2. When you need a word, it's too late to look it up. When you're standing in the market, and want to order carrot juice, it's the wrong time to look up the words for "carrot" and "juice." You could take 5 minutes to pull out your dictionary, look up the two words, and form your question. Or you could take 3 seconds to point to the carrots and the juicing machine.

  • Learn a few important phrases before going on your trip

    It's always good to know a few basic phrases in the native language anywhere you go. Learning the essentials doesn't have to take long. 5 phrases can get you a long way, anywhere you go. If you'll be visiting the region longer, or are just more ambitious, you may want to learn additional phrases. Google will show you several lists of "important phrases for tourists". I suggest, at minimum:

    • Hello. Hola.
    • Good morning. Buenos días.
    • Good afternoon. Buenas tardes.
    • Good evening/night. Buenas noches.
    • Goodbye. Adios.
    • Please. Por favor.
    • Thank you. Gracias.
    • Do you speak English? ¿Usted habla inglés?
    • Where is the bathroom? ¿Dónde está el baño?*

*As in English, the preferred local term for "bathroom" varies a lot in Spanish (and likely any other language which is spoken in enough geographically diverse places). Bathroom, toilet, lou, water closet, restroom, men's room, etc. Learn which term is used in your region (on google, or just by observation once you arrive).


Before I travel, I borrow language CDs from the library. (I start 9-12 months in advance.) I can keep them for three weeks and if they aren't on hold for other people I can renew them up to 9 weeks. Most library systems will allow you to borrow materials from other libraries, so I request whatever is available from all libraries. Some will be simple and some more difficult, but I listen to all of them. If nothing else I become accustomed to the sounds. I listen while driving and while I'm doing boring chores. It's amazing how much I can learn in a short while.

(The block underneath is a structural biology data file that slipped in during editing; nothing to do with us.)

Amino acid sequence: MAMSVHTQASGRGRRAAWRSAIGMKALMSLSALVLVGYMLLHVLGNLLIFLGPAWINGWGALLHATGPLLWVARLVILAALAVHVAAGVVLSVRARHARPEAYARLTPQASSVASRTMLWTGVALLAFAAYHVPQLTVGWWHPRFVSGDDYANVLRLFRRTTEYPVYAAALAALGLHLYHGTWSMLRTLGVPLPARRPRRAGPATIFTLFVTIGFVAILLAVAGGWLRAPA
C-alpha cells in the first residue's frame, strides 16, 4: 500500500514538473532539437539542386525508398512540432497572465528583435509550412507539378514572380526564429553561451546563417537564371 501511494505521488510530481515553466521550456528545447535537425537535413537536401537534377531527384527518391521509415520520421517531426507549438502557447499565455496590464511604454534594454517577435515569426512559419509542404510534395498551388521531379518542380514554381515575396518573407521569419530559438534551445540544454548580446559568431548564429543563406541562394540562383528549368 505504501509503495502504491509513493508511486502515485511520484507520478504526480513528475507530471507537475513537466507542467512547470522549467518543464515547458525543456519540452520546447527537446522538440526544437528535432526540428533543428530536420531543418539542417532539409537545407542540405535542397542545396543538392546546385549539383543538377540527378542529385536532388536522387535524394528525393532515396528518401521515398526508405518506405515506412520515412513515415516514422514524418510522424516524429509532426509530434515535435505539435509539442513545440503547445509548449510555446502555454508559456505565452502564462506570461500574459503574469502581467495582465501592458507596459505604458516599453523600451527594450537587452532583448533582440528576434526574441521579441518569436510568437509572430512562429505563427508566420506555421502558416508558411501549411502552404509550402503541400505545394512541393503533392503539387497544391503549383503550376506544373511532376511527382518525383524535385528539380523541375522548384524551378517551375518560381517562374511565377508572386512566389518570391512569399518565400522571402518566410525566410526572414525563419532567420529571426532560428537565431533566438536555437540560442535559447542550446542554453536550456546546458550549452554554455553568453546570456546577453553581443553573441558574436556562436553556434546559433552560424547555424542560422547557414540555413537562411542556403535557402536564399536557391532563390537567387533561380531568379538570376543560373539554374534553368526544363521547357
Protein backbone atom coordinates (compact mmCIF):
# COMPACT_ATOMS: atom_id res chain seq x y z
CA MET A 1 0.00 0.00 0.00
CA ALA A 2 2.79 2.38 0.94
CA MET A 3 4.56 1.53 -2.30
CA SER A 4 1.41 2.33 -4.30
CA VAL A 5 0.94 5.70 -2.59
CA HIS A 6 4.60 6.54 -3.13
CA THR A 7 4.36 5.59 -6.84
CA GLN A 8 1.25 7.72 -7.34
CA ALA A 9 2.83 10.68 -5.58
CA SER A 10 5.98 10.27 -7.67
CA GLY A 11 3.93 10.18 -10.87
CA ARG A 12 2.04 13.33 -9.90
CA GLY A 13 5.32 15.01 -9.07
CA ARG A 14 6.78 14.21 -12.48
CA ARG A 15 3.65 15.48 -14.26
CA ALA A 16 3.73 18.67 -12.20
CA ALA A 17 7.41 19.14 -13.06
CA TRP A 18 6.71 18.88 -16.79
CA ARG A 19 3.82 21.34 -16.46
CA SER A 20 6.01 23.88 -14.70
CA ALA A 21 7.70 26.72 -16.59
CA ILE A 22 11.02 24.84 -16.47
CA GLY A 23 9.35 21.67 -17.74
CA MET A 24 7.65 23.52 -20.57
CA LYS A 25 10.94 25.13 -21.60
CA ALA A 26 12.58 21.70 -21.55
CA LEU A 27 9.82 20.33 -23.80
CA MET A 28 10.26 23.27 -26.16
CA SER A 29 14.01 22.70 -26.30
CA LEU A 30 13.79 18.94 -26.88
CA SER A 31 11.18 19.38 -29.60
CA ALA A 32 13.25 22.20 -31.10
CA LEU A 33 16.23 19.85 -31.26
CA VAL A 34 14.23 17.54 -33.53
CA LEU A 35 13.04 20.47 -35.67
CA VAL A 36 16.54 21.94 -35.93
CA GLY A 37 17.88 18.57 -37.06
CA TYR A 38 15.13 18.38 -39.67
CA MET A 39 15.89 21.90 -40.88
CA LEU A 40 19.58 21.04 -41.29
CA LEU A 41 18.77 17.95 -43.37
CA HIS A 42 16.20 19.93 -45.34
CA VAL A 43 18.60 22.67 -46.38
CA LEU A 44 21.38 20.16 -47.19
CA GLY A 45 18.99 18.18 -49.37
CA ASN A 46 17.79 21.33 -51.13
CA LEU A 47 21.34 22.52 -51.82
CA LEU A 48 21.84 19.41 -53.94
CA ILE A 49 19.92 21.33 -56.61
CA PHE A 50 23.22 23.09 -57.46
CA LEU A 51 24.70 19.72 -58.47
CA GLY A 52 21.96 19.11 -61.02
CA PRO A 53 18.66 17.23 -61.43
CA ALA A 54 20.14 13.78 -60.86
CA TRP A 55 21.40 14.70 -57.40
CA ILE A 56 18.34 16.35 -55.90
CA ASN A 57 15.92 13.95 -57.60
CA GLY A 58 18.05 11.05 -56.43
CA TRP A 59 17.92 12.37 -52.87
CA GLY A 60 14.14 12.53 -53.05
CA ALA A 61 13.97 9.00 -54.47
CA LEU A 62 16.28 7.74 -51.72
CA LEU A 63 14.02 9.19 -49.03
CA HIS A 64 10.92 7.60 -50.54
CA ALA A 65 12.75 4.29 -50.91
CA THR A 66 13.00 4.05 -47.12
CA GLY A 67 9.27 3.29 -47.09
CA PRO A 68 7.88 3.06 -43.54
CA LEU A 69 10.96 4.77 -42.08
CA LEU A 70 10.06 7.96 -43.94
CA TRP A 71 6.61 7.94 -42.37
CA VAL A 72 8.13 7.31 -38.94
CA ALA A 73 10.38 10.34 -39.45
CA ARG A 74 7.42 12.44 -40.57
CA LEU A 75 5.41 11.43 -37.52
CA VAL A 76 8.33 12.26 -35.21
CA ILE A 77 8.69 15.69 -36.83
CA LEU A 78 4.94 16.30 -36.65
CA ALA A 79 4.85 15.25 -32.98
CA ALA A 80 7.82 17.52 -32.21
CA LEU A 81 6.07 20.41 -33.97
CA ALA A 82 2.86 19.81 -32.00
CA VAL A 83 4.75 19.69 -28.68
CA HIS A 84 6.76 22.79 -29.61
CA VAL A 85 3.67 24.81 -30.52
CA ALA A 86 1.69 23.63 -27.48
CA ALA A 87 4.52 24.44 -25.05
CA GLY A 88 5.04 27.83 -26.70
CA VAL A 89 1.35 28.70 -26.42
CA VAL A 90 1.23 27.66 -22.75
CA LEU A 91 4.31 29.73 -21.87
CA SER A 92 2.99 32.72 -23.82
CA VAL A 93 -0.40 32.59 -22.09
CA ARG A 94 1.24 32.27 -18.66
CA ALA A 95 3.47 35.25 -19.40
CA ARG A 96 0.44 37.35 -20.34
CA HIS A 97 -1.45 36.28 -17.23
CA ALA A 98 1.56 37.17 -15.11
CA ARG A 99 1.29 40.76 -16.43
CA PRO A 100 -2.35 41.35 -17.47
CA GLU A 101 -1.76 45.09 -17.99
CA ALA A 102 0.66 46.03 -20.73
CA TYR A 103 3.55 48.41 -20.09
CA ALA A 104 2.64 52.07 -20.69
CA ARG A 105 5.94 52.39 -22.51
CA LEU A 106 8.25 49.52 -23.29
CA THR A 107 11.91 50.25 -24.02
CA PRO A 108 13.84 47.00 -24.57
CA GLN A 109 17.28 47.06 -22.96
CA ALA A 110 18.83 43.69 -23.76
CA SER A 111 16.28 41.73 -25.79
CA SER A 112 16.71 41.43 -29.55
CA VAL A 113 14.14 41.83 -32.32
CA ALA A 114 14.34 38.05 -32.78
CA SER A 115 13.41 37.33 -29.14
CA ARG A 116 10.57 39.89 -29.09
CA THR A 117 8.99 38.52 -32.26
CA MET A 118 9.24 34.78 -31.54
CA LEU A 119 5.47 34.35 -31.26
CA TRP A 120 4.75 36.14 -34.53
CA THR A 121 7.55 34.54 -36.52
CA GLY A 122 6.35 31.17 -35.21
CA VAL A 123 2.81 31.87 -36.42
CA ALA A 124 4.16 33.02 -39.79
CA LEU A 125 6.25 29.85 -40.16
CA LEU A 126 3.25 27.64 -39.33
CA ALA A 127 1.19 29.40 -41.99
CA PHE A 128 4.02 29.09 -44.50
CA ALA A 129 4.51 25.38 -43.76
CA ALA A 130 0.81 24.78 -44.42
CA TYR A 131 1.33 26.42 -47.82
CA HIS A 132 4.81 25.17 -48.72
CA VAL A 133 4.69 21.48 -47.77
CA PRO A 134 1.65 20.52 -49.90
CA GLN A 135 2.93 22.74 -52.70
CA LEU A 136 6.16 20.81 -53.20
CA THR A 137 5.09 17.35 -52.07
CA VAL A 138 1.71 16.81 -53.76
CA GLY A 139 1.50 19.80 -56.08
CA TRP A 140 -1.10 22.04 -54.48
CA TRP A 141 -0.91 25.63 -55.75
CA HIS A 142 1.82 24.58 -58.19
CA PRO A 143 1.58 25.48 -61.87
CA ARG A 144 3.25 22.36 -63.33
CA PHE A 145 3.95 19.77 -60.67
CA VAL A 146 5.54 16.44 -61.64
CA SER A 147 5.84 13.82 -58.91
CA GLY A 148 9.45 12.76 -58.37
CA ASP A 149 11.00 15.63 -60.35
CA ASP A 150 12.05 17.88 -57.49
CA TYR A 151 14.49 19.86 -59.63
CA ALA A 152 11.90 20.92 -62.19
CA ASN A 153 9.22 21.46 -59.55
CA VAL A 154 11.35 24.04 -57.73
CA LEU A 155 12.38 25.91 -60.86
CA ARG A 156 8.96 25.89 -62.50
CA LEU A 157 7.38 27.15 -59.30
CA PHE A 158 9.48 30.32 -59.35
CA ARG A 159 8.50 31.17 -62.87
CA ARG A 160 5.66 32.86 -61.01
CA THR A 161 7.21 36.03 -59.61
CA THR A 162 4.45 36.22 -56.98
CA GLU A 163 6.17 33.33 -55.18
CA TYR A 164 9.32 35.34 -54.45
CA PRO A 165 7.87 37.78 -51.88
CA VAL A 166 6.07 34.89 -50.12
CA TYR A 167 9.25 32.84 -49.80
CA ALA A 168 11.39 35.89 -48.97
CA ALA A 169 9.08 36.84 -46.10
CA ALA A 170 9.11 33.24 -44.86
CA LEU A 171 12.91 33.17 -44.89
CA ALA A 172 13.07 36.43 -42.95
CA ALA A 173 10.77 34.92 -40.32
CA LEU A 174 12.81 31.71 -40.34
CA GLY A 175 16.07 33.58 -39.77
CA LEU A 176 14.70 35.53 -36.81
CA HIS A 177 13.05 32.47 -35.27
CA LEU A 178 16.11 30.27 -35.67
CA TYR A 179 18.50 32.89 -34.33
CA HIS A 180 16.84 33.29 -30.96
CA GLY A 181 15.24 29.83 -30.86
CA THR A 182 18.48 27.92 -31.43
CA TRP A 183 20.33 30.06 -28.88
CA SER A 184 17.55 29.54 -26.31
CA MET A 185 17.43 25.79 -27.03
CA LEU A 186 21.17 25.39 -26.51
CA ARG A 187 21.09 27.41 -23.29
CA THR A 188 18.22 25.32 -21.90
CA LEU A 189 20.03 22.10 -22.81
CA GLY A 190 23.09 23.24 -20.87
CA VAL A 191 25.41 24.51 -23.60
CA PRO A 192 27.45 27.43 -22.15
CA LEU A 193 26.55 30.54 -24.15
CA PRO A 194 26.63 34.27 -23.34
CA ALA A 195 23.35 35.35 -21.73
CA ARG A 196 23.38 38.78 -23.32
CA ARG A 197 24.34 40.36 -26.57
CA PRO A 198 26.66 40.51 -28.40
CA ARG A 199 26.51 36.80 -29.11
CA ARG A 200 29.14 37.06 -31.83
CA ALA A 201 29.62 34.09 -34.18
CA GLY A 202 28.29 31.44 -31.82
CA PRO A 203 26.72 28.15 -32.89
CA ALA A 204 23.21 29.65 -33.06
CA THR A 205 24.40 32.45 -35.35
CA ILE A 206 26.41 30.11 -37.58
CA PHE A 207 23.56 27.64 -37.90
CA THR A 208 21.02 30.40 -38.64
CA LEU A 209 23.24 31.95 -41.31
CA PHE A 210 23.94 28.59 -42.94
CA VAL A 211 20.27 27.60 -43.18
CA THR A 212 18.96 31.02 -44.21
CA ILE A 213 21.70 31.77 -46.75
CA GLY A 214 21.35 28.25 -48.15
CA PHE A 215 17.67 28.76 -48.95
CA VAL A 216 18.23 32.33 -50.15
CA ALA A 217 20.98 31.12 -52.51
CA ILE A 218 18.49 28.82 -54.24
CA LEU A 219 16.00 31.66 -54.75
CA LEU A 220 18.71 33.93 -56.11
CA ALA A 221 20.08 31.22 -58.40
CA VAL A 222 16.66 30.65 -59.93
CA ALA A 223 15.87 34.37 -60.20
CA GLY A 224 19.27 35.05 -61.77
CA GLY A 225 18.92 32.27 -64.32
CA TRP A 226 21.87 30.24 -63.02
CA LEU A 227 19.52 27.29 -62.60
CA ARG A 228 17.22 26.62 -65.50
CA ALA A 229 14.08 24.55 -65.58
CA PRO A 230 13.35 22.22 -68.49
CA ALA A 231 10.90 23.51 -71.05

If you at least make a little effort, most people will be happy to help you. I strongly recommend you learn essentials, like "where is the bathroom" "how much does this cost" but the best things you can learn is "I don't speak Spanish well, please speak slowly" and "I don't understand." Please don't nod like you know what is being said when you don't.

I also have a language app on my iPad that doesn't have to be connected to WiFi. I can type in anything and get a translation to show to someone. (In some parts of the world perhaps a street vendor will not be able to read, but people at hotels and restaurants probably can.) I can also have a person type in an answer and I can translate it back to English. The translations are often awkward, but they can usually be understood by both people.

You can also find some free lessons online. Some will try to sell you upgrades, but you can usually get along with what you learn in the free sessions.

Look up "1000 most common words in Spanish" and "free online Spanish lessons." You'll find many sites. Try a few until you find one that seems to work for you. You have to put some effort into it, but it's worth it and then you can use what you learn in many Spanish-speaking countries. And since Spanish has similarities to Italian and Portuguese, if and when you need to learn a little of those languages, you'll be a step ahead.


I traveled to Central(interior) Mexico, Nicaragua, Cuba, Peru and Chile. I have no knowledge of Spanish or have ever conversed with someone in the language prior to these trips.

However, i picked up a few travel nouns and sentences along my travels. With enthusiasm and eagerness, I was able to communicate basics (like asking for directions, ordering food and do little negotiations) with random strangers in all these countries except Chile.

Spanish diction in Chile is different to other tropical countries. I also felt people in Santiago to be more closed and introverted than their counterpart countries(personal opinion). So yes, traveling in Chile without a Spanish speaking guide is difficult (but manageable).